I was at the Met, with politics on my mind, to talk with Susan Leibovitz Steinman about "Fish Story" for the "Memphis Social" project May 2013. Walking to the stairs, I was greeted by the Acapela Blues singers playing, "Do you love me?"
I'm pulling together an amazing team of thinkers for "Fish Story," including the 2 scientists I've worked with the most since I began "Gulf to Gulf," in 2008: Gene Turner and Jim White. respectively a couple of the top people in the world working on dead zones in Gulf regions and global warming. The big deal now, is scheduling my first visit to Memphis, meeting folks there to hear their concerns and what they've already been working on. What I hope might come of that visit would be to begin to flesh out a picture of how Memphis is already functioning as a trigger point at a critical geographical nexus.
Memphis is between the Midwestern factory farms to the
immediate North and melting Arctic to the far North, dead zones to the South in
the Gulf of Mexico, at the base of the Mississippi, increasing drought and wild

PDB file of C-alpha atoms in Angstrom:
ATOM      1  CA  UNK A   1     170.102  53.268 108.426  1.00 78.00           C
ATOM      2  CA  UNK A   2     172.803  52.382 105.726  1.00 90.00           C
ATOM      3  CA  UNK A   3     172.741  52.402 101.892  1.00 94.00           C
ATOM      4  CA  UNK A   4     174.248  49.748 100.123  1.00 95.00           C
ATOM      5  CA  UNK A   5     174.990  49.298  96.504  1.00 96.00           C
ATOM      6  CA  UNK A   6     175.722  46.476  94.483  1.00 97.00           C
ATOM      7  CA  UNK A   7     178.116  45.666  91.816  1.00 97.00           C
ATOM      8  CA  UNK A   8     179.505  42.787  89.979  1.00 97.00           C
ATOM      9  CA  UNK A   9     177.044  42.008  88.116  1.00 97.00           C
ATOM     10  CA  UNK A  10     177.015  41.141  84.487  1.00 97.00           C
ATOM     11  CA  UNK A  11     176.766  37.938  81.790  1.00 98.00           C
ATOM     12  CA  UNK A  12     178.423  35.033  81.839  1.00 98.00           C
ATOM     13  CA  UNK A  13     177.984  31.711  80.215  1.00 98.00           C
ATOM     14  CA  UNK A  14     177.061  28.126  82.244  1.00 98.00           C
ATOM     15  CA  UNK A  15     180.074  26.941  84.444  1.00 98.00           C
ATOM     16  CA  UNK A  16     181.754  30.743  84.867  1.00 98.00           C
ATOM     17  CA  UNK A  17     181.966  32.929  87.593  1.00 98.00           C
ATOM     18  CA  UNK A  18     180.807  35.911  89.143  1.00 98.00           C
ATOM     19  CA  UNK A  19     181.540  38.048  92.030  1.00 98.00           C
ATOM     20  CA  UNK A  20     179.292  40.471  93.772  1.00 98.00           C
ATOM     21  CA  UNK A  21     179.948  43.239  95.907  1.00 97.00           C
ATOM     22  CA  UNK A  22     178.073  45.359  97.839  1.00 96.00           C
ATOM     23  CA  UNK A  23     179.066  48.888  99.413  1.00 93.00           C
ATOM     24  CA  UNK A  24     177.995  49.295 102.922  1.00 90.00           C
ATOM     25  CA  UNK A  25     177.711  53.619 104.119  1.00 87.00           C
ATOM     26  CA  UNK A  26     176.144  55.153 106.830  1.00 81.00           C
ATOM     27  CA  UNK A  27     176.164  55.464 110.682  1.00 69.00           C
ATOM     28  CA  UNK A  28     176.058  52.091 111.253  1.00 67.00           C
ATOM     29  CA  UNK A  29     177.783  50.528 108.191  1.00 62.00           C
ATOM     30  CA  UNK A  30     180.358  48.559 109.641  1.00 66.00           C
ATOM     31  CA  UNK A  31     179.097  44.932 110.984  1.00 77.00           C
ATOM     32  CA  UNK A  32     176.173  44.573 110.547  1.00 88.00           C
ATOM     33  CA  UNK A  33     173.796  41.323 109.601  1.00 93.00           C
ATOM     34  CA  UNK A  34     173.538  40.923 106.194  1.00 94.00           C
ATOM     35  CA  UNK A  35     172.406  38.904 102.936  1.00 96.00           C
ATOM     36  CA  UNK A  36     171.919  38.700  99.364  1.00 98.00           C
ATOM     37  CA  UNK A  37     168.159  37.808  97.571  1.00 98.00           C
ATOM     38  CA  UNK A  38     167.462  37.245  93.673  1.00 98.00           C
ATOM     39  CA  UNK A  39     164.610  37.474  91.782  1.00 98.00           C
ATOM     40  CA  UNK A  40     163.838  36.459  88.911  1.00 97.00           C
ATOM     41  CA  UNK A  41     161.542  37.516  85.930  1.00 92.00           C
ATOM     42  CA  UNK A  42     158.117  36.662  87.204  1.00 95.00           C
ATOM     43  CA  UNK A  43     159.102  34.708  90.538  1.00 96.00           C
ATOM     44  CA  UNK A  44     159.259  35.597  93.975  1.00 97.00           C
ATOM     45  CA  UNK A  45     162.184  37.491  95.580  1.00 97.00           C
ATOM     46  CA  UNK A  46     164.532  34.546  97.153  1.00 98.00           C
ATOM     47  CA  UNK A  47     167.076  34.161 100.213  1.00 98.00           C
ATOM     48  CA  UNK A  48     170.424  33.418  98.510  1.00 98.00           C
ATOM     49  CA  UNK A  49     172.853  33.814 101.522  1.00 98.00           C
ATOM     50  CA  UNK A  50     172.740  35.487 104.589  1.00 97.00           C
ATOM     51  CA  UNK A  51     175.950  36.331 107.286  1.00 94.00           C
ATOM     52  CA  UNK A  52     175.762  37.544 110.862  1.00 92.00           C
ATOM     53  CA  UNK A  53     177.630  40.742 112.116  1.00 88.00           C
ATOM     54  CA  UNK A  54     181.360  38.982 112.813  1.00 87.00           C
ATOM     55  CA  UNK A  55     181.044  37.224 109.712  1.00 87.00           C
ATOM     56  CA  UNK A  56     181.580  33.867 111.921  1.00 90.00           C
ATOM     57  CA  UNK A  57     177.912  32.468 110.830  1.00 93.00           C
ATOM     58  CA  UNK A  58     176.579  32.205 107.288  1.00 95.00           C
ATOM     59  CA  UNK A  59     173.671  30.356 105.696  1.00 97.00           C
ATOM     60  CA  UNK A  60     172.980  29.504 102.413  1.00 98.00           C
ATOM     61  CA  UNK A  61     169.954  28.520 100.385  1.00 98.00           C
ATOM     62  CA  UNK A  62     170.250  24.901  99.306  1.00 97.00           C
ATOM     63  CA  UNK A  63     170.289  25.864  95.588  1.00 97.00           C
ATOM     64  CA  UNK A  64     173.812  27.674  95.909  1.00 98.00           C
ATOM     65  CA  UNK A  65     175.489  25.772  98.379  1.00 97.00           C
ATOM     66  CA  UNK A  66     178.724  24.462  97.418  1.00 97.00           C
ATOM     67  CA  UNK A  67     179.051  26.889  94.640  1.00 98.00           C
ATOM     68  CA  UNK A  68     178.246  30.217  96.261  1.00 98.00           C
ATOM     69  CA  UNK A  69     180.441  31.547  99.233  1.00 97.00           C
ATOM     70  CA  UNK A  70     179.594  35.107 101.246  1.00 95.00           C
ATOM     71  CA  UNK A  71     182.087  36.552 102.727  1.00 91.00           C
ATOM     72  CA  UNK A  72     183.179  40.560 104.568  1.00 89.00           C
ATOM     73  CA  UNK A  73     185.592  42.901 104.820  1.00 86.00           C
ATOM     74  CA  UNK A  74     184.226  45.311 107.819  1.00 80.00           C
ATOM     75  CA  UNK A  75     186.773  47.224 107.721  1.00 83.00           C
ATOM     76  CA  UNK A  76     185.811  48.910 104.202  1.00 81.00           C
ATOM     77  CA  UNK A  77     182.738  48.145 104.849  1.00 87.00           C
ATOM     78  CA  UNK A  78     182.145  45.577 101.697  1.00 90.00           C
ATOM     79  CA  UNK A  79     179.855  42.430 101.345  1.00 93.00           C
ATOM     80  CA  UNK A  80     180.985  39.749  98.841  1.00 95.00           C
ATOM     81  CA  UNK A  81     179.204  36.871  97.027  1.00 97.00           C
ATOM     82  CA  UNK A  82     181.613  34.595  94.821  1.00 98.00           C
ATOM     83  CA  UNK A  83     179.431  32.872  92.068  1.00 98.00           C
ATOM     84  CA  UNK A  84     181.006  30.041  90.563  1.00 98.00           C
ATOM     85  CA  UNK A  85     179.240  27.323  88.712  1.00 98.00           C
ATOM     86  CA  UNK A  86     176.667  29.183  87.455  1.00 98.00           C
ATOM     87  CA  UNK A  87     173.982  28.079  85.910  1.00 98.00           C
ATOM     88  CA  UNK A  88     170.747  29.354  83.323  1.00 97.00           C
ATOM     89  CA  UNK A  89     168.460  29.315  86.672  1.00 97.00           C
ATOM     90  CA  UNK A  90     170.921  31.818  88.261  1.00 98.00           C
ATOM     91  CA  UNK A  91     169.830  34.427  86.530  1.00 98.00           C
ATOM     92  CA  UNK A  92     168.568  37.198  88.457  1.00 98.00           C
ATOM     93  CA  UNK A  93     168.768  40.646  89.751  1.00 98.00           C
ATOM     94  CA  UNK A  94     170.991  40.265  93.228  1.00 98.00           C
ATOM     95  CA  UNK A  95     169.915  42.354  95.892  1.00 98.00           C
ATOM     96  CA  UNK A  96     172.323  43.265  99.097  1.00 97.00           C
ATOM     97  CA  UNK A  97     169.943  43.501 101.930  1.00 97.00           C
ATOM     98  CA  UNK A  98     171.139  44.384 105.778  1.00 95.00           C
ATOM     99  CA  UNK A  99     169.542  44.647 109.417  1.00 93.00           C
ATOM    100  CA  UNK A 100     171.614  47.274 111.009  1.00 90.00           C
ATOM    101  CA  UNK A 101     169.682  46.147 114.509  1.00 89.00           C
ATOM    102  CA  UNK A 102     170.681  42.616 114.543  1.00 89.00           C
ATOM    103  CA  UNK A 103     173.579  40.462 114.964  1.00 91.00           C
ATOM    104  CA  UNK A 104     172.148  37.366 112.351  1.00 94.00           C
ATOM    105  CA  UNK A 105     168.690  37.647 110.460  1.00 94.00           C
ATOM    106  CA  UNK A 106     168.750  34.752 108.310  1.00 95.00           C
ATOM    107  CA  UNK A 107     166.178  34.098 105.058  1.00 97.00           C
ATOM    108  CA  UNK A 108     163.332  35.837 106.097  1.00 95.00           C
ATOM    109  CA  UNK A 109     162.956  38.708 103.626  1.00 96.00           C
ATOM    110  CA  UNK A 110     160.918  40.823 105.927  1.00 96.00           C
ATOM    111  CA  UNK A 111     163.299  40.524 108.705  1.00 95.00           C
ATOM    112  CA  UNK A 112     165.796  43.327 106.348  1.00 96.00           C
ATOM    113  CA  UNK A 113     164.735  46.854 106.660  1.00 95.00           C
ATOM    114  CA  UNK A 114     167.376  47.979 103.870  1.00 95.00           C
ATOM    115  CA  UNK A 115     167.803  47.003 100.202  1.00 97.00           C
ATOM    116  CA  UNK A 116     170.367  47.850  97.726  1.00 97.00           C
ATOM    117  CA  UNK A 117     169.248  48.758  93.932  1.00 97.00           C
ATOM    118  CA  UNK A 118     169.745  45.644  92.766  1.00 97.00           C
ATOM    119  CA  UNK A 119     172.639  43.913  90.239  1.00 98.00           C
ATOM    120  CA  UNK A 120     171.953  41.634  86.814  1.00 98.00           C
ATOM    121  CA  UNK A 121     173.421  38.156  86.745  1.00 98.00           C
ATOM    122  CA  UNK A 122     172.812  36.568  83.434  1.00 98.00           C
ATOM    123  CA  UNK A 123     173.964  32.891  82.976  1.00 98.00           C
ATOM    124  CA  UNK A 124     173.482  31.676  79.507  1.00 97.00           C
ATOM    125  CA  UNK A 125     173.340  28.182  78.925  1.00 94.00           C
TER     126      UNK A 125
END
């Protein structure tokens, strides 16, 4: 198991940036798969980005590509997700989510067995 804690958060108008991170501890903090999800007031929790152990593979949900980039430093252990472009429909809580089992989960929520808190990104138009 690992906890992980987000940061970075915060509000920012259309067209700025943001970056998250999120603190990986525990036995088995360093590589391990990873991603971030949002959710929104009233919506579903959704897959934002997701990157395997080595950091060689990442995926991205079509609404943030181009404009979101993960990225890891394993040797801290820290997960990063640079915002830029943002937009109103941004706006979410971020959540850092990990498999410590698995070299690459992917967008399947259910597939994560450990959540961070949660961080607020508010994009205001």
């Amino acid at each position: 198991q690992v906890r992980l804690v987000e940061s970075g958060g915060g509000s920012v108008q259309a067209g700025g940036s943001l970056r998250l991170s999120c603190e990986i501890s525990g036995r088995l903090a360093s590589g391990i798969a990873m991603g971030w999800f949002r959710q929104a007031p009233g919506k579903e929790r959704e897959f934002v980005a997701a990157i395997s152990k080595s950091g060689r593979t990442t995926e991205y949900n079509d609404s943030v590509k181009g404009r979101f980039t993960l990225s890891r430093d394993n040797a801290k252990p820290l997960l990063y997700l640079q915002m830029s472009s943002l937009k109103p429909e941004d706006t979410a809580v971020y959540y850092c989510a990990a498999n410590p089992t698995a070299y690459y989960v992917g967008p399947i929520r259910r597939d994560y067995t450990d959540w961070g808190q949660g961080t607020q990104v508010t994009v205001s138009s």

fires to the West, increasing floods and storms to the East and is on a river
that reached historic flooding levels in 2011 and has recently had to be
dredged when it fell too low for barge traffic in 2012.
The politics on my mind, are the surge of approval for Mitt Romney, which seems entirely based on whether Obama is a "strong leader," and whether he can deliver jobs, regardless of what those jobs are or the consequences, for example, extractive industries that destroy water and air, causing death and destruction, not just to wildlife but people.
Fish are an indicator species. I chose them as the focus for this project because they tell a story that's much more basic than all the political rhetoric in the world.